LOVELAND, Colo. — When ChatGPT entered the artificial intelligence market in November 2022, there were immediate concerns about how it would be used to cheat in educational settings. The technology has performed everything from writing essays to passing college entrance exams.
At Loveland Classical Schools, teacher Tim Smith said students took notice right away.
“I saw students that were turning in papers that had AI in them,” Smith said.
He turned it into a teaching opportunity, by having ChatGPT write a paper in front of his 9th grade classical history class. The class discussed it and decided the paper deserved a B plus.
Smith said the temptation to cheat is real, so he warned students of the importance of turning in their own original work.
“I’ve already collected handwritten samples that I had them do in the classroom so I can get a baseline of where this students writing is,” Smith said.
He acknowledged it might require changing assignments, comparing it to how math changed when calculators were invented.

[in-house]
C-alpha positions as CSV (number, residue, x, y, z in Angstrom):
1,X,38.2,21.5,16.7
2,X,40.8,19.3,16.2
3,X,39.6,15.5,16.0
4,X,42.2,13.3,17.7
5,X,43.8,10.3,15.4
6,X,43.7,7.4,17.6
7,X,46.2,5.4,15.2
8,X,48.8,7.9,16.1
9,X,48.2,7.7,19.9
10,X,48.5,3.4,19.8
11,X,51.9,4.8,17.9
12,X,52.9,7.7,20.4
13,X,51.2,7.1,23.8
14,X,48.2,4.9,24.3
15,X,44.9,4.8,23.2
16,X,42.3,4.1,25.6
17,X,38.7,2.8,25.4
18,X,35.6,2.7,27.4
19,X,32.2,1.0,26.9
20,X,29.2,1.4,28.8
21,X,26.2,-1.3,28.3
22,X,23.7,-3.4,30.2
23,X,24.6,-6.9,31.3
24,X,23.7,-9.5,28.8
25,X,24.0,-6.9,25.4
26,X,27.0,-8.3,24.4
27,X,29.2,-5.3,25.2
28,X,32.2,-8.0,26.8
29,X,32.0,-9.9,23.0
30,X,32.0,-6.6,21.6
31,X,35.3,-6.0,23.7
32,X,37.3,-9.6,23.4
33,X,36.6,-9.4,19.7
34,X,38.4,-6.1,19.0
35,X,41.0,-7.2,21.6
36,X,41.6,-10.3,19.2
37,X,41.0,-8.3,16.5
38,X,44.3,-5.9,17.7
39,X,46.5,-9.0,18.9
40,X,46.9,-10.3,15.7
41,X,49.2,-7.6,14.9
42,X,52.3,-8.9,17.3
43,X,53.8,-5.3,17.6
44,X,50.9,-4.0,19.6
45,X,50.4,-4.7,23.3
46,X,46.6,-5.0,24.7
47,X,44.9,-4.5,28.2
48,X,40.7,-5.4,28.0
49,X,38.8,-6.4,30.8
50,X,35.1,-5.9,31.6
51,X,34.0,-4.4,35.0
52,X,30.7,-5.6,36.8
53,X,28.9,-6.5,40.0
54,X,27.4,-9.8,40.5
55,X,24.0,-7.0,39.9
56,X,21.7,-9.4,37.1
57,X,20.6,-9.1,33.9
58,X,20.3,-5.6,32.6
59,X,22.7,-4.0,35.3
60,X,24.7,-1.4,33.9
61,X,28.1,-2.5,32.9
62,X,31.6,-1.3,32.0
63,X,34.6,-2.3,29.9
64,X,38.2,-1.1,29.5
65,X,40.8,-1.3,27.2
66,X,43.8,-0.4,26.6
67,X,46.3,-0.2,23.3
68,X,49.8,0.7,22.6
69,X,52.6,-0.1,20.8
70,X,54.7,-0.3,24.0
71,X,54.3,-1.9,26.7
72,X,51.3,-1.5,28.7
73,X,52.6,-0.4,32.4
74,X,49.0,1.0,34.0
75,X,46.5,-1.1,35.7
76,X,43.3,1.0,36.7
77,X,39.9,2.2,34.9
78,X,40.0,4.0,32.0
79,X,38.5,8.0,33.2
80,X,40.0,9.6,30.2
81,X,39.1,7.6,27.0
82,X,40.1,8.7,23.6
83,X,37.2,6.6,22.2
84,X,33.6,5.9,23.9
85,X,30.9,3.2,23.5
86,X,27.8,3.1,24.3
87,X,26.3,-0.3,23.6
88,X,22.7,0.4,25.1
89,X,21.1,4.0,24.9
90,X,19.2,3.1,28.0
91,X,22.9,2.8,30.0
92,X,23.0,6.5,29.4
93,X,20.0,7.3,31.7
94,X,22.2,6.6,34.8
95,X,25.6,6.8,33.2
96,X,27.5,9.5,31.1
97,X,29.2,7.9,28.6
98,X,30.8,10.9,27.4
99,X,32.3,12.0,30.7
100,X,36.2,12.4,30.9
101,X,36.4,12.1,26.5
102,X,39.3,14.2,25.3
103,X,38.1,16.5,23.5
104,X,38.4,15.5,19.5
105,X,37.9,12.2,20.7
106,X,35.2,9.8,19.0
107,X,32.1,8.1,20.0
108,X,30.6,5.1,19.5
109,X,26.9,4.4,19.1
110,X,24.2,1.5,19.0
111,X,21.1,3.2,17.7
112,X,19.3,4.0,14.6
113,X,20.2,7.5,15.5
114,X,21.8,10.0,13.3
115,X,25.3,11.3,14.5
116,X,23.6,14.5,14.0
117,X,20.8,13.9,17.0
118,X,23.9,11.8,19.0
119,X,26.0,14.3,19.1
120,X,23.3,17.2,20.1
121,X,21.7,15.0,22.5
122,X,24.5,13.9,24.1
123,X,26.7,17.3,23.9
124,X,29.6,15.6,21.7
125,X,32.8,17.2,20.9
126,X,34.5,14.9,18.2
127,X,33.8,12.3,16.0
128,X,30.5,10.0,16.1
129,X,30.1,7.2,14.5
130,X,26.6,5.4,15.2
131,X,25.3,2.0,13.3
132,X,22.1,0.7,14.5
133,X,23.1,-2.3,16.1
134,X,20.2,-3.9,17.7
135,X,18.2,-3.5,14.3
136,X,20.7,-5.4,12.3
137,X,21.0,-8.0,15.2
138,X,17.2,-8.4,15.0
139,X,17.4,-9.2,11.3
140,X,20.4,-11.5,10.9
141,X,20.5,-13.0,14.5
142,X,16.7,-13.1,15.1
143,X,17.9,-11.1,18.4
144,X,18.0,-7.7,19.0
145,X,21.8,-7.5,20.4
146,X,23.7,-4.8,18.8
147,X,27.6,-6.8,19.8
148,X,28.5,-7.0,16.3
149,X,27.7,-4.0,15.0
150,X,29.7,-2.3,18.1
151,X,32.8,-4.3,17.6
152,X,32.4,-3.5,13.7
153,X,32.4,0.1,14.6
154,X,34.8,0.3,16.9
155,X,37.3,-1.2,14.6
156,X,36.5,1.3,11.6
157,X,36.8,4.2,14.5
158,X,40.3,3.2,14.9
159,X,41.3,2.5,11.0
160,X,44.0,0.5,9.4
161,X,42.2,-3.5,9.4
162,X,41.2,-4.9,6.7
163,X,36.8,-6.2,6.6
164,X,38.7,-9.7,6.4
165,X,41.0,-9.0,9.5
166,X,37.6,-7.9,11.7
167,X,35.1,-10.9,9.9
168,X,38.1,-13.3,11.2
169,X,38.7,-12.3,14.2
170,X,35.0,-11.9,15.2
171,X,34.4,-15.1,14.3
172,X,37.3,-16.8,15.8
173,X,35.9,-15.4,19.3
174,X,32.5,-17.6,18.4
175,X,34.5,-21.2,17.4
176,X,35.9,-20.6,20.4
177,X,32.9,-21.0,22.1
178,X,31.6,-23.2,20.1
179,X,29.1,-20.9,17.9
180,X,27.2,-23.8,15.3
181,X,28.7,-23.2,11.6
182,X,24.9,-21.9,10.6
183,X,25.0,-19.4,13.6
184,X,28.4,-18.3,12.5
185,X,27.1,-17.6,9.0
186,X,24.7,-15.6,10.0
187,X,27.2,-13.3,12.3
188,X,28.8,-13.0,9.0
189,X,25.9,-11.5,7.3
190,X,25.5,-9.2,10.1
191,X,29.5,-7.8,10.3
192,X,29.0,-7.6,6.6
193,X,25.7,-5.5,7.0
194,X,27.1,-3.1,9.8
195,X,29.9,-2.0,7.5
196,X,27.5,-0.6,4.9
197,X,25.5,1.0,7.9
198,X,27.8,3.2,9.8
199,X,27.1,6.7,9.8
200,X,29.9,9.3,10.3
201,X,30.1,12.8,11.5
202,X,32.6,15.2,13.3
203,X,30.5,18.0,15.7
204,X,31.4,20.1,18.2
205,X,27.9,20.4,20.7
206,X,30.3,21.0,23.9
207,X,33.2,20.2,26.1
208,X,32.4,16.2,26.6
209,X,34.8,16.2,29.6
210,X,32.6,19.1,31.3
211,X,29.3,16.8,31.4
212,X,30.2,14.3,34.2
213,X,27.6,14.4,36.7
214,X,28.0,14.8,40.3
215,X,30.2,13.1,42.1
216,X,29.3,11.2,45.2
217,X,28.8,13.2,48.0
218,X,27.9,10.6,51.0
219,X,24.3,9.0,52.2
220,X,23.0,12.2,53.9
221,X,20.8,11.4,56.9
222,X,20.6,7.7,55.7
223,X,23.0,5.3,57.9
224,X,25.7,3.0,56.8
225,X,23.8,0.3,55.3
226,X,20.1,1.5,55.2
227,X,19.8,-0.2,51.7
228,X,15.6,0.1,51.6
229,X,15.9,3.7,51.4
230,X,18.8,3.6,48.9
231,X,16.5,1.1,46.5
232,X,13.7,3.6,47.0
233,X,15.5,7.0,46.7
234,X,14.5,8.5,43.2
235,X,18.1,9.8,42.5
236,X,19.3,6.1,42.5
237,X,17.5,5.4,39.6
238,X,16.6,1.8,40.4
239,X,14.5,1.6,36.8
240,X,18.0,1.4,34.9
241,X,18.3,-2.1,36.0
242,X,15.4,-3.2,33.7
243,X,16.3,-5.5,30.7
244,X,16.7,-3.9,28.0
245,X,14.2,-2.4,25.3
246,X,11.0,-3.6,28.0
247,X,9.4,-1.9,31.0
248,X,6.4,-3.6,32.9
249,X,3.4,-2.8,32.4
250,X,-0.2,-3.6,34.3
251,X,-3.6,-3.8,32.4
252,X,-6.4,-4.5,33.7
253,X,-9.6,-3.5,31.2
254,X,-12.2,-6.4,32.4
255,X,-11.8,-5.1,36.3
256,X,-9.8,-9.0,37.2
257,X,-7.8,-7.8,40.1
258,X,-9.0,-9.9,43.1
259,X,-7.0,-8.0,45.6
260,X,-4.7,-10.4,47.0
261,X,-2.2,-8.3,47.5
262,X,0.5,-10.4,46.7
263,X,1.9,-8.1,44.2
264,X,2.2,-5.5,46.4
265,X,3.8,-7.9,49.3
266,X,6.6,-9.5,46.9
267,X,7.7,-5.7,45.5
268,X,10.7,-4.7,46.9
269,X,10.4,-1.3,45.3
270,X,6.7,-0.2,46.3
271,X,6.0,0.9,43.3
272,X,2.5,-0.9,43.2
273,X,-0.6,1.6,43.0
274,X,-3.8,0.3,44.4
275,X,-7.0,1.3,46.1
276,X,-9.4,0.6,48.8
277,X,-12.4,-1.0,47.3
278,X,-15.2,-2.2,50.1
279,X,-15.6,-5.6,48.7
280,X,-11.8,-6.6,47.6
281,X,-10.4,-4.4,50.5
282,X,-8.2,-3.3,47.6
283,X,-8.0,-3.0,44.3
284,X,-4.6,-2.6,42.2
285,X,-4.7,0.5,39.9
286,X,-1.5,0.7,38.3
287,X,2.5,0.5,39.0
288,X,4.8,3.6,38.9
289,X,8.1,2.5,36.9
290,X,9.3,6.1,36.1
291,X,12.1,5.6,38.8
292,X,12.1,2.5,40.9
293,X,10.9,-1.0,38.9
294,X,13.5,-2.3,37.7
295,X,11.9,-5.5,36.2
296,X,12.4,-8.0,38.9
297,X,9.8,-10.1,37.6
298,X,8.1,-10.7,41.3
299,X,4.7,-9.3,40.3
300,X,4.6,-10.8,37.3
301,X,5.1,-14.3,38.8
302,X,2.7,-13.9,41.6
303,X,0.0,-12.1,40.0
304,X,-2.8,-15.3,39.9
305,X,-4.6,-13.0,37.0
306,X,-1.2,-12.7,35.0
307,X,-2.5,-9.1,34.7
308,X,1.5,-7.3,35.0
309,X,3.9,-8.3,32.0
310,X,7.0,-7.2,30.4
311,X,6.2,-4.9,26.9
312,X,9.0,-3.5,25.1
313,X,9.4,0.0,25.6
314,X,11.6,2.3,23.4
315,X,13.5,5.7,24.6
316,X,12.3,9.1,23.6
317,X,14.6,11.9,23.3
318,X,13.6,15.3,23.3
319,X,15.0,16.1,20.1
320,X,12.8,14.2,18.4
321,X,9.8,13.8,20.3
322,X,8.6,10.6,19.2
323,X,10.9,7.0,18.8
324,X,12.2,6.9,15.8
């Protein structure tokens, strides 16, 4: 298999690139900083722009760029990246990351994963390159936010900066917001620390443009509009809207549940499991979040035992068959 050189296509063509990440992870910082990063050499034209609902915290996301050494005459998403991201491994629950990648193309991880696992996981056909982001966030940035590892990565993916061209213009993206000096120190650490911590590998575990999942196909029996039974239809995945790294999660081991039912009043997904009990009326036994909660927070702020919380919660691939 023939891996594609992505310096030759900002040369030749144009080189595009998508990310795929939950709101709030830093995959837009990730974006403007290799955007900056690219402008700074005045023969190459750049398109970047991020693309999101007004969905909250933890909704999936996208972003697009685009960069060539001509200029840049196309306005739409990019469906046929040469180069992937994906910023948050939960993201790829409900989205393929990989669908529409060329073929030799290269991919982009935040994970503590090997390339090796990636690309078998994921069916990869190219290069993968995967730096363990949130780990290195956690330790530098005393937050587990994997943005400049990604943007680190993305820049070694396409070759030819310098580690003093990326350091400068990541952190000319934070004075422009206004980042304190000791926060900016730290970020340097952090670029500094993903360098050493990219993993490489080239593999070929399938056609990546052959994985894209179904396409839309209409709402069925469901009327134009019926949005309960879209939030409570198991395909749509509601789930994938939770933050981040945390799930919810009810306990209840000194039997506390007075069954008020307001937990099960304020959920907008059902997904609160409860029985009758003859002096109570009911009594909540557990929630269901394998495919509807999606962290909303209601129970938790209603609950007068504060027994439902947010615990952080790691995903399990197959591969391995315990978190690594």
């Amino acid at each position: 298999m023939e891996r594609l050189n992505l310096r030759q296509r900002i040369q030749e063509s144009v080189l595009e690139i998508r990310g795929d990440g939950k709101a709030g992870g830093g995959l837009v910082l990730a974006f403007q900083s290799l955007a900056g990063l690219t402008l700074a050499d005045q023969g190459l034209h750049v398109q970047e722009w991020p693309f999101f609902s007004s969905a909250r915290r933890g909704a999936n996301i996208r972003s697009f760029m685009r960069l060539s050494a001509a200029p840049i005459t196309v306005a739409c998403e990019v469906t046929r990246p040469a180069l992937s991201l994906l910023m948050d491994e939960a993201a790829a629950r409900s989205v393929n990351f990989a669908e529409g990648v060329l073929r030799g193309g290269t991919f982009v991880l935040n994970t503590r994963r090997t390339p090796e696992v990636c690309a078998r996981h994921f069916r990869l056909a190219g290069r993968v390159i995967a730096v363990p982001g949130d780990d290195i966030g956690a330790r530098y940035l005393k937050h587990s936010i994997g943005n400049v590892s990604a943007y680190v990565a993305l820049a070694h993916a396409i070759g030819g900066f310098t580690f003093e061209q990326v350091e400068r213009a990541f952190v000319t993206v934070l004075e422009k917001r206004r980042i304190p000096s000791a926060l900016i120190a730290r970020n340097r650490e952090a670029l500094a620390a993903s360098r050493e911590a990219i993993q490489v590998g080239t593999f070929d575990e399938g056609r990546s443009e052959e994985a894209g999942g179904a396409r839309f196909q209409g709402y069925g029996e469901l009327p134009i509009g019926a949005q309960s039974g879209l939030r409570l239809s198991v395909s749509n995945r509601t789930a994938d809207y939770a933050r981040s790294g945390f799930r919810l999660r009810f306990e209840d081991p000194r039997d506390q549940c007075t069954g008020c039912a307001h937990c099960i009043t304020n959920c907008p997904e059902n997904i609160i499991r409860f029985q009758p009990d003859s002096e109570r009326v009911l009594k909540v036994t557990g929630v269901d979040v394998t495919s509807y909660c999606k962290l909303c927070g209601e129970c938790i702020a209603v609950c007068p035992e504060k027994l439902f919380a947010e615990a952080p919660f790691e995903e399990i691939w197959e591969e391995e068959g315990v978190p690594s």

“I think it will mean that we have to adjust our assignments, but our assignments will become more focused on the human aspect more than on rote memorization or recreating knowledge,” Smith said.
But it goes beyond just preventing cheating.
Smith is leaning into the Socratic seminar method of teaching and learning, where students engage in discussions. He also asks students to use primary sources like the United States Constitution and court cases, rather than just textbooks, to develop their own thoughts on the topics they're studying.
“As society outsources the ability to think, to write and communicate, our students are practicing those skills every single day,” Loveland Classical Schools Executive Director Ian Stout said.
Alithea Thye is a senior at Loveland Classical Schools. She said their discussions in class help her better express her own viewpoints and understand others.
“It makes me feel like I need to be a better person,” she said.
Smith hopes most students will take those bigger lessons about humanity from his classes.